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City Council

I Go to City Council Meetings #40

Tax classification, police misconduct allegations, municipal newspaper boxes

By Brian Z. Zayatz

On November 19th, 2020, the Northampton City Council held its 21st regularly scheduled meeting of the year. All councilors were present.

Police misconduct allegations

The meeting opened as usual with public comment, which began with Bob Nagel, who identified himself as a six-decade resident of Northampton, and as a person with bipolar disorder. Nagel identified three dates from June and July of 2010 on which he claims he had interactions with Northampton Police Officer Steven Digiammo in which Digiammo “tyrade[d]” against him. Nagel then filed a complaint, and was interviewed by then-Sergeant Robert Powers at his home, who he described as “supercilious, apathetic, and laconic.” Ten days later, the investigation was closed with no wrongdoing found on Digiammo’s part.

Nagel then noted reading a Gazette article in 2018 in which Chief Jody Kasper claimed all staff had completed an online training for dealing with people experiencing mental health crises. He then described an encounter he had with Digiammo later that year in which Digiammo allegedly publicly taunted him with comments implicating his mental illness, and claimed that cell phone footage of the encounter contradicts the NPD’s report of it. Two subsequent letters he and his wife have written about the encounter to Chief Kasper have gone unanswered.

Nagel also recounted an interaction a friend of his son, who he calls John, had with NPD when suffering a mental health crisis of his own. While trying to take a walk to clear his head, NPD officers confronted John and escalated the encounter, Nagel alleged, “leaving [John’s] mind in a ruinous state.”

At this point, Council President Gina-Louise Sciarra (At-Large) interrupted Nagel to tell him his time had expired. Nagel grew agitated, saying the city’s ADA coordinator told him he would have as much time as he needed, where Councilor Sciarra insisted he only had six minutes, or double time. Councilor Sciarra eventually relented, allowing Nagel to finish, detailing John’s difficulty accessing services via ServiceNet. After Nagel concluded, Councilor Sciarra raised the issue again, saying she would forward the email she received that asked for Nagel to receive double time, which again agitated Nagel. “I’m trying to give voice to people who don’t have voices, people who are walking the streets with mental health issues and are treated horribly by your police department,” Nagel said, calling the Council a “plutocracy [who] do not care about the citizens.”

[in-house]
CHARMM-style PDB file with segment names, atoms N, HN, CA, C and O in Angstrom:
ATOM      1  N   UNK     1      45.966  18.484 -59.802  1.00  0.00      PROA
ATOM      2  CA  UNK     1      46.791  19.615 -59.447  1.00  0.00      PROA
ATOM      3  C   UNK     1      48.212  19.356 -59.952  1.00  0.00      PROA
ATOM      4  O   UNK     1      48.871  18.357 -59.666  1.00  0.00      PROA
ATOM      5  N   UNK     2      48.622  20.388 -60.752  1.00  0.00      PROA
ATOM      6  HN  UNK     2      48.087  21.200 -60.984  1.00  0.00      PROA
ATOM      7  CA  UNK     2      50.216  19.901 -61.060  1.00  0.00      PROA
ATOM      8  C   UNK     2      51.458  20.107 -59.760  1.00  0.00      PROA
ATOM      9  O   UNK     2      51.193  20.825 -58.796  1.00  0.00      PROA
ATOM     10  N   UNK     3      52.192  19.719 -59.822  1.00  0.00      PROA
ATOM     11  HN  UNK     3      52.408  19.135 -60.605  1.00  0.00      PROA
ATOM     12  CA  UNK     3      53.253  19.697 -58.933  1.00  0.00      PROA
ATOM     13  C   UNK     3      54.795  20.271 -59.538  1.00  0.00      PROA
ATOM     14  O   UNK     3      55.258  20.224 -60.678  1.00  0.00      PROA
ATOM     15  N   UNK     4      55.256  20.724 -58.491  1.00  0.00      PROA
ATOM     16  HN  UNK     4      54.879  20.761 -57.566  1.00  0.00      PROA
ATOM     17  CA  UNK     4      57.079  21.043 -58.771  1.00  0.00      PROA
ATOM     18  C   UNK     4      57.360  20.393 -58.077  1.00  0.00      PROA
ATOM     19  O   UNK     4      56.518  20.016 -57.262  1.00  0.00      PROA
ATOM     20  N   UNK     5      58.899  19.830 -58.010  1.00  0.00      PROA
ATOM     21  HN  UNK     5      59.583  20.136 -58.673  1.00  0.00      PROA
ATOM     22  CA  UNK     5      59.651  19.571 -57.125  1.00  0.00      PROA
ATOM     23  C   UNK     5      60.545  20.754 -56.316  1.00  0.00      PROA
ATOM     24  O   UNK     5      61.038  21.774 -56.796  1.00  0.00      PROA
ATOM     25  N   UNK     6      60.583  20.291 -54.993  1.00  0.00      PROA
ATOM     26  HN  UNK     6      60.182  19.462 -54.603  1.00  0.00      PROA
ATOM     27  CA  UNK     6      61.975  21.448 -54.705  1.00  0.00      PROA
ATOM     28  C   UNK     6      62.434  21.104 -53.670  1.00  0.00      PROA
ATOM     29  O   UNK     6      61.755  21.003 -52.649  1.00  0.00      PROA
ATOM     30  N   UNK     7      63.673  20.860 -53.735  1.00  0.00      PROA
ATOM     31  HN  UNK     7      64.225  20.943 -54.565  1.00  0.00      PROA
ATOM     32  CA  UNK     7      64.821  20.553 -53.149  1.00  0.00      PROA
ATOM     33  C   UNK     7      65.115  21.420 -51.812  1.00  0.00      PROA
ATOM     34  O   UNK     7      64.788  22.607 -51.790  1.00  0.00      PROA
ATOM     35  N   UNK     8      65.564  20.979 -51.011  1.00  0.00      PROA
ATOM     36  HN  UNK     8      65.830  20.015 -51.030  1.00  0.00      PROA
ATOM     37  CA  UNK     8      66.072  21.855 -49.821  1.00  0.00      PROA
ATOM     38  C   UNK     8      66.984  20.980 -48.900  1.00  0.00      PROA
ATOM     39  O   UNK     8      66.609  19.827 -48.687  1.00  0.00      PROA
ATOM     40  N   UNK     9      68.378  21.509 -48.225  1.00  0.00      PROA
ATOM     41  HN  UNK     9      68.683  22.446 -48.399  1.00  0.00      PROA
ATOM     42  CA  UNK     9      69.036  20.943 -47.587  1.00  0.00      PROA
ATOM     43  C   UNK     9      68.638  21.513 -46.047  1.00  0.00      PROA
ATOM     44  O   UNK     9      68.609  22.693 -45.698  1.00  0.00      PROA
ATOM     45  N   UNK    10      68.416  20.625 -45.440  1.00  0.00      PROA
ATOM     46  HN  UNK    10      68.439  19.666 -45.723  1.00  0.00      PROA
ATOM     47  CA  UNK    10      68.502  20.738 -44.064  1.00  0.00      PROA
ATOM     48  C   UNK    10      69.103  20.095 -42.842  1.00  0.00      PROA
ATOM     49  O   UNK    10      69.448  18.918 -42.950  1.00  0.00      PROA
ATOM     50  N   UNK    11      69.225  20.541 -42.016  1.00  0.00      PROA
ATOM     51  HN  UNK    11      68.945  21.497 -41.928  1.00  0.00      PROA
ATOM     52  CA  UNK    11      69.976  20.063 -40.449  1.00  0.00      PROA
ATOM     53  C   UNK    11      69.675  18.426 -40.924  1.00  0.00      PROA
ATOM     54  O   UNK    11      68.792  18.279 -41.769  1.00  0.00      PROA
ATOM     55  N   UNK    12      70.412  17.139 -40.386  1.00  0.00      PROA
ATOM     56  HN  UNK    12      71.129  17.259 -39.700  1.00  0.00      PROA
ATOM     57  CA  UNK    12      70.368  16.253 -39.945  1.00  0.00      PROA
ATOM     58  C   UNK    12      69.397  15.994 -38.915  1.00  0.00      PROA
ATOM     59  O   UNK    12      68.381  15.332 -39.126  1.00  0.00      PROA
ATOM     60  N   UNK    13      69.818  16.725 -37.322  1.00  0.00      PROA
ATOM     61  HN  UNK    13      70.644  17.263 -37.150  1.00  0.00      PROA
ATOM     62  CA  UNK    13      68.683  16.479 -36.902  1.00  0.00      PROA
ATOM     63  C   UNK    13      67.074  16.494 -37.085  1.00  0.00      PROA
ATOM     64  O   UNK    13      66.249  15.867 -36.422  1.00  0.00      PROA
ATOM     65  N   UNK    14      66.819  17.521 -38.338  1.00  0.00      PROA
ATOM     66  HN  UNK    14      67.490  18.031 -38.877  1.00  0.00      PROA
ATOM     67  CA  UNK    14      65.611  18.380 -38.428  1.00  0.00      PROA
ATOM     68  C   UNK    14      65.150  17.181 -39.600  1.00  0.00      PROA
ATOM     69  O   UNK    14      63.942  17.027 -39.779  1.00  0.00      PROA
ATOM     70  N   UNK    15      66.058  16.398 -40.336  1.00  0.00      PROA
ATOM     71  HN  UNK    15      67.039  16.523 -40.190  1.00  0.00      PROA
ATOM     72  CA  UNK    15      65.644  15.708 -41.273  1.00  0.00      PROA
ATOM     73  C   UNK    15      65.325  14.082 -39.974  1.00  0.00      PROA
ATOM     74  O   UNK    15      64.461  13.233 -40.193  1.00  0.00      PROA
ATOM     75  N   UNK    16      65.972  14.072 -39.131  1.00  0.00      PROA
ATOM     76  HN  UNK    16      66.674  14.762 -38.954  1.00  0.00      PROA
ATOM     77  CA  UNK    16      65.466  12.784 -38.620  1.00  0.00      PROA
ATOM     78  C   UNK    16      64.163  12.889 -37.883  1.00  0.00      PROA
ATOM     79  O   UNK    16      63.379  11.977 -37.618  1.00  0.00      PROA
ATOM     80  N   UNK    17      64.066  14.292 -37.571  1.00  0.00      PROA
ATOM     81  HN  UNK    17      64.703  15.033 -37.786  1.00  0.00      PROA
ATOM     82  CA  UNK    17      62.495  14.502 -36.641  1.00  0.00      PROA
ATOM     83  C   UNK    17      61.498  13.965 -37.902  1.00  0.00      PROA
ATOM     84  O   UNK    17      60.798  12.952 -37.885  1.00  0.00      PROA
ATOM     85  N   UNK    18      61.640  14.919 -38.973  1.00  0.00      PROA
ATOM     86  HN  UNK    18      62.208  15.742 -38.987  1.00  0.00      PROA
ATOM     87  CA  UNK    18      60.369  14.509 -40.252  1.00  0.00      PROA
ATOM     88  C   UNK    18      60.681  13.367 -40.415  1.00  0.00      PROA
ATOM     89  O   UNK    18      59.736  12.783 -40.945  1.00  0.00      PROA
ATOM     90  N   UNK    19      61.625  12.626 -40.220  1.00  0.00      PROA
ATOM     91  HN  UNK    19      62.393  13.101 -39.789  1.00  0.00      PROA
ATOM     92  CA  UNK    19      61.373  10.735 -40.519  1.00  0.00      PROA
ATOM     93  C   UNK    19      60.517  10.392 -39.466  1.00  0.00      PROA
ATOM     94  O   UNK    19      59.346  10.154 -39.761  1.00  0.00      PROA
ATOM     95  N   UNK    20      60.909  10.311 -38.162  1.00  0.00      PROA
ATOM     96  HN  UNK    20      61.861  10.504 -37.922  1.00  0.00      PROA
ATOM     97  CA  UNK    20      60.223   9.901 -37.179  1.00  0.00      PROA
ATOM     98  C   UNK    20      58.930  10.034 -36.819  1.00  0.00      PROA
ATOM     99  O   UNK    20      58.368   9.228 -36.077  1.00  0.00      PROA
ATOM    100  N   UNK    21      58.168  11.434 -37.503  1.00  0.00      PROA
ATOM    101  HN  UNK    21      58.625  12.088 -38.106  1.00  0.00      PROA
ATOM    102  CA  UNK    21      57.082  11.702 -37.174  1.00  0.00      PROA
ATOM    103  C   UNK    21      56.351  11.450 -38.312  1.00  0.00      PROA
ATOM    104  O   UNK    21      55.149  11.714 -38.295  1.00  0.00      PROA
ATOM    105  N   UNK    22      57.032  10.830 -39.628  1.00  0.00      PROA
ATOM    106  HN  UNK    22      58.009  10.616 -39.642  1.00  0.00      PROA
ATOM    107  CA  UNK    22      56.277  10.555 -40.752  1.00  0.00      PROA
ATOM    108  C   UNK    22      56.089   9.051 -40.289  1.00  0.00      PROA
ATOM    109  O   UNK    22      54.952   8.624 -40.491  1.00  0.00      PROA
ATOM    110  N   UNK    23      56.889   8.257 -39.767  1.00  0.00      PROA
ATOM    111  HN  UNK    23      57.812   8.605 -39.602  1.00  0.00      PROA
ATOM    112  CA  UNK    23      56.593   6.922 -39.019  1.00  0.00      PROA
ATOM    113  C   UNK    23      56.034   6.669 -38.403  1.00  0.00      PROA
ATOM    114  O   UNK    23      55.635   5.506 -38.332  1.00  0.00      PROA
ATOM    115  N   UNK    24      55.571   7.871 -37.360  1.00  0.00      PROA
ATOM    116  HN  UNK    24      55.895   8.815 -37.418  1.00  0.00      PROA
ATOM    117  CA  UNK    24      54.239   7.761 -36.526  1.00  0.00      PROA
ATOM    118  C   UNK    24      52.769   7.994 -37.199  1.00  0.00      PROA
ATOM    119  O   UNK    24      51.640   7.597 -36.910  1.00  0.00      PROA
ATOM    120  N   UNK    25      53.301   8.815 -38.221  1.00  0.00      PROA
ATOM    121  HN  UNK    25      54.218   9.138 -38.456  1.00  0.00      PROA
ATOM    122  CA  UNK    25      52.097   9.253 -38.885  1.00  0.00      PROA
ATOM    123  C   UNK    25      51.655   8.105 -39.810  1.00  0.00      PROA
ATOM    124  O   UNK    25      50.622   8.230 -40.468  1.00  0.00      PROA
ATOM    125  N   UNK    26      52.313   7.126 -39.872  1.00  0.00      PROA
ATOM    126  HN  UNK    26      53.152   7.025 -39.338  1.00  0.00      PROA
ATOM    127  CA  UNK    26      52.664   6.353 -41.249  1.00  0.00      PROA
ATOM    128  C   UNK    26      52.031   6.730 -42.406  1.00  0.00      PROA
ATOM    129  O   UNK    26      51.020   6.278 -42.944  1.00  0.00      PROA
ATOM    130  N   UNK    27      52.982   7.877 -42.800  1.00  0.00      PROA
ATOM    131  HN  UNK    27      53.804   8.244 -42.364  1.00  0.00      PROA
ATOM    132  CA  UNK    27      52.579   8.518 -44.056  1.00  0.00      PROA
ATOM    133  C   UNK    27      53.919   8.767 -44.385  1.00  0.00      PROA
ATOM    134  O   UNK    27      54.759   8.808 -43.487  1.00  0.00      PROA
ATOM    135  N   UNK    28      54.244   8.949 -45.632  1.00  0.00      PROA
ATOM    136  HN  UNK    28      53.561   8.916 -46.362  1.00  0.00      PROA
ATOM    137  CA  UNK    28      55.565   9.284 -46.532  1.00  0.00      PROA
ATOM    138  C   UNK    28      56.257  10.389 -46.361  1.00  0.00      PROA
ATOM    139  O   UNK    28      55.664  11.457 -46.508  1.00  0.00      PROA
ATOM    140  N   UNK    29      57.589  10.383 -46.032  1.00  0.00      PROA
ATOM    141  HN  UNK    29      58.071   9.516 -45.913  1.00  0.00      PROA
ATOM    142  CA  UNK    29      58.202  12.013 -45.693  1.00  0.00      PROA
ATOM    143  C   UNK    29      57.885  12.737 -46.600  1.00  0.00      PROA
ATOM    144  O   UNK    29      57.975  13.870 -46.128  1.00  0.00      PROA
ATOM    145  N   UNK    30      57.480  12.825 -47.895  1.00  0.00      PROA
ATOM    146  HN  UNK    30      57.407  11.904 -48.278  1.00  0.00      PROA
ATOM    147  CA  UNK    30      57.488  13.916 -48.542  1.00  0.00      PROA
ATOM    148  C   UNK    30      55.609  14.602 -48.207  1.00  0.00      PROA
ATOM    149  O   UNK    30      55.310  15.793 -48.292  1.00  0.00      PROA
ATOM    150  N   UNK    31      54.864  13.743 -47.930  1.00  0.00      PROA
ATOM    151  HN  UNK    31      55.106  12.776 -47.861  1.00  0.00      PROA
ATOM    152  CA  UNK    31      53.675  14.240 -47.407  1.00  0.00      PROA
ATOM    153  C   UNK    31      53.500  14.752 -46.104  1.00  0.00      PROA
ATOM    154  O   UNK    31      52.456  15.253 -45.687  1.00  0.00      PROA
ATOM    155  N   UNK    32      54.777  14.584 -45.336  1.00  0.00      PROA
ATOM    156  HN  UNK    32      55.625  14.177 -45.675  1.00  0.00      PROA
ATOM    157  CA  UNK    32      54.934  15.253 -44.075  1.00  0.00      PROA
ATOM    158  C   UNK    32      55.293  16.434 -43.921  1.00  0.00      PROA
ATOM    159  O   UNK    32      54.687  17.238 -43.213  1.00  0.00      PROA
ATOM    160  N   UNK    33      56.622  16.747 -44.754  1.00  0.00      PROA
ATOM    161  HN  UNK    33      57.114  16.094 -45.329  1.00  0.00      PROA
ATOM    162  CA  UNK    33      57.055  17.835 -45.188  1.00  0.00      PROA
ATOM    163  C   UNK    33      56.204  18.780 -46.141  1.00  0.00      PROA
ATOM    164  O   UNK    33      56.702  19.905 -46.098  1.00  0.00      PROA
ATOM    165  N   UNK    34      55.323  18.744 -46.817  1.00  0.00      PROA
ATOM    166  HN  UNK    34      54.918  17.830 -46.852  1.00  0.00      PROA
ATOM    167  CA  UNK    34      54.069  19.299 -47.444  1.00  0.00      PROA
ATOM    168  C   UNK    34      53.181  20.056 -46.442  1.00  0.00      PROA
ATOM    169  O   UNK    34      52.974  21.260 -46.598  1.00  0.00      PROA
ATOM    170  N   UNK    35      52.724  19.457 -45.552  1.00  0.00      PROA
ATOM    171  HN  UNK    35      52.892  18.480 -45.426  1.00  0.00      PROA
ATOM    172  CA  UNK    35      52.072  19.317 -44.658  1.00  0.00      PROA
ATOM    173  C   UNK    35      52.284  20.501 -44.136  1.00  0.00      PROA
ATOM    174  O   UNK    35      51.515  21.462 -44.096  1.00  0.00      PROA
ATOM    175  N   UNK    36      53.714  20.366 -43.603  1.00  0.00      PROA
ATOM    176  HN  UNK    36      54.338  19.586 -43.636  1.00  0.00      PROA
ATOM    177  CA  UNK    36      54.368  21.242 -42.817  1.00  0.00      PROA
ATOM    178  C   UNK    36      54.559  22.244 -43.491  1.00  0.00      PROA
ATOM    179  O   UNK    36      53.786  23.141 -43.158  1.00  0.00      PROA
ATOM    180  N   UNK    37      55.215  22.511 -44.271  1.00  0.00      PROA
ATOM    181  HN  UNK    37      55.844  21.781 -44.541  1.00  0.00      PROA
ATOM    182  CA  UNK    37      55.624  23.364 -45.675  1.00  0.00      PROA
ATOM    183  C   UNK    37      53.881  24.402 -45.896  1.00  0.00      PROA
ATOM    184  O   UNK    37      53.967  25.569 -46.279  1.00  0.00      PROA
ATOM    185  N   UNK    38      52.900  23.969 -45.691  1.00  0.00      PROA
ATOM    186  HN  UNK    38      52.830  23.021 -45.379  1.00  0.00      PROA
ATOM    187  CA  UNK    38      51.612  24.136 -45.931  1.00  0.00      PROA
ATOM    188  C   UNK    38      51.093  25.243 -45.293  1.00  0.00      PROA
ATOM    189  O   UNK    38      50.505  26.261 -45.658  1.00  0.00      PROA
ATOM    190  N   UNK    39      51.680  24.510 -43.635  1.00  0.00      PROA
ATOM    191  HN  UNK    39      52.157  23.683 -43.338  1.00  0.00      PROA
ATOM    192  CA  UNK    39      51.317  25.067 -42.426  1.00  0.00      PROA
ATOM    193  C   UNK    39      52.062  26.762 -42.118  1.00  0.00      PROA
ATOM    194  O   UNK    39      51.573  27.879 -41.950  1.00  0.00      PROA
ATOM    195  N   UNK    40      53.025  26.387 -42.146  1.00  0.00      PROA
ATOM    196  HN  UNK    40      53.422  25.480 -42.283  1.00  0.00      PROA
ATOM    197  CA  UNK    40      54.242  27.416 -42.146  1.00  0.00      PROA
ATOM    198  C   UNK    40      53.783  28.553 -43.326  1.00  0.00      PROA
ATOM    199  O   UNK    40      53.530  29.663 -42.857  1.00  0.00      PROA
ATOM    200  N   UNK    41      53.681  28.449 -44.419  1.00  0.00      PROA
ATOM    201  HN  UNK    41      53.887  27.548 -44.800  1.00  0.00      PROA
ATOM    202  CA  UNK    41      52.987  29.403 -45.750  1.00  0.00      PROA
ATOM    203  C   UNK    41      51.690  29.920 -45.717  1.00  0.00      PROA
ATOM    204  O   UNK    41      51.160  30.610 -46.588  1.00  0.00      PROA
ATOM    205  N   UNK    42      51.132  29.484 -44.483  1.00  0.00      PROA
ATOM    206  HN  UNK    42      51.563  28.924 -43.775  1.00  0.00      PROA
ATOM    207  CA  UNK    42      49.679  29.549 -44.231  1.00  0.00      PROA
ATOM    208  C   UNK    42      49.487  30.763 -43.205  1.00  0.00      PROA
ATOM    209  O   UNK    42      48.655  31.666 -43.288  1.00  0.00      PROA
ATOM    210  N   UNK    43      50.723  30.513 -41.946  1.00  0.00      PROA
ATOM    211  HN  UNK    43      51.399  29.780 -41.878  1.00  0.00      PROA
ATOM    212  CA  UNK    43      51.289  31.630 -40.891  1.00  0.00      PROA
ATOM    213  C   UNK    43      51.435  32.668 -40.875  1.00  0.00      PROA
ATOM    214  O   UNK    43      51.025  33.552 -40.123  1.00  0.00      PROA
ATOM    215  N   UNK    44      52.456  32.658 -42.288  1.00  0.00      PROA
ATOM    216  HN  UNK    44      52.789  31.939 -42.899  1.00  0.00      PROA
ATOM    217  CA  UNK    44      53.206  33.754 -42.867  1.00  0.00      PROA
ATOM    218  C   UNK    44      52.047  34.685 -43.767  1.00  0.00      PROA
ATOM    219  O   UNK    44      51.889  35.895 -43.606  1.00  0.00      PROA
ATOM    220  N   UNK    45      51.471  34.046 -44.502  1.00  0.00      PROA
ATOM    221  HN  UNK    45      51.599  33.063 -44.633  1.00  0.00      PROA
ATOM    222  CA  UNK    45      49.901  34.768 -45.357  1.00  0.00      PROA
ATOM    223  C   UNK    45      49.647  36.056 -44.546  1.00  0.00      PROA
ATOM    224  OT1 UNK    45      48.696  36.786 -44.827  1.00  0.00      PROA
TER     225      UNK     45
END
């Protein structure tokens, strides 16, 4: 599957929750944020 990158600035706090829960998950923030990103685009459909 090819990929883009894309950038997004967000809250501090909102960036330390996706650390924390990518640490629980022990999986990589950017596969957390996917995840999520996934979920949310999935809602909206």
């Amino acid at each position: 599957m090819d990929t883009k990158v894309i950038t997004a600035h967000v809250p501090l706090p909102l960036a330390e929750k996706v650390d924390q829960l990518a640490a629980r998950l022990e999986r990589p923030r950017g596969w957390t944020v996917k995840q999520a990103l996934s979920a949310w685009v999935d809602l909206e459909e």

Though I don’t usually report on announcements, several seemed as though they might be of interest to The Shoestring’s readers. First, Mayor Narkewicz and Health Director Merridith O’Leary will be giving a covid update at the next City Council meeting on December 3rd at 7pm—interested parties can join via Zoom, or catch The Shoestring’s coverage of it later on. Next, the Policing Review Commission will have its first public hearing on December 1st via Zoom, where subcommittee chairs will give updates and the public may speak. Translation services will be available. And last, City Council met for a special meeting recently to enact free downtown parking during the Yule Days sales event to facilitate shoppers’ travelling from out of town during a pandemic for events that will be sure to crowd stores.

Tax classification

The bulk of the meeting was spent on a presentation by Finance Director Susan Wright and Principal Assessor Marc Dautreuil, and subsequent discussion of the city’s tax classification factor, which determines how much of the city’s property tax levy comes from residential property relative to commercial, industrial, and personal property.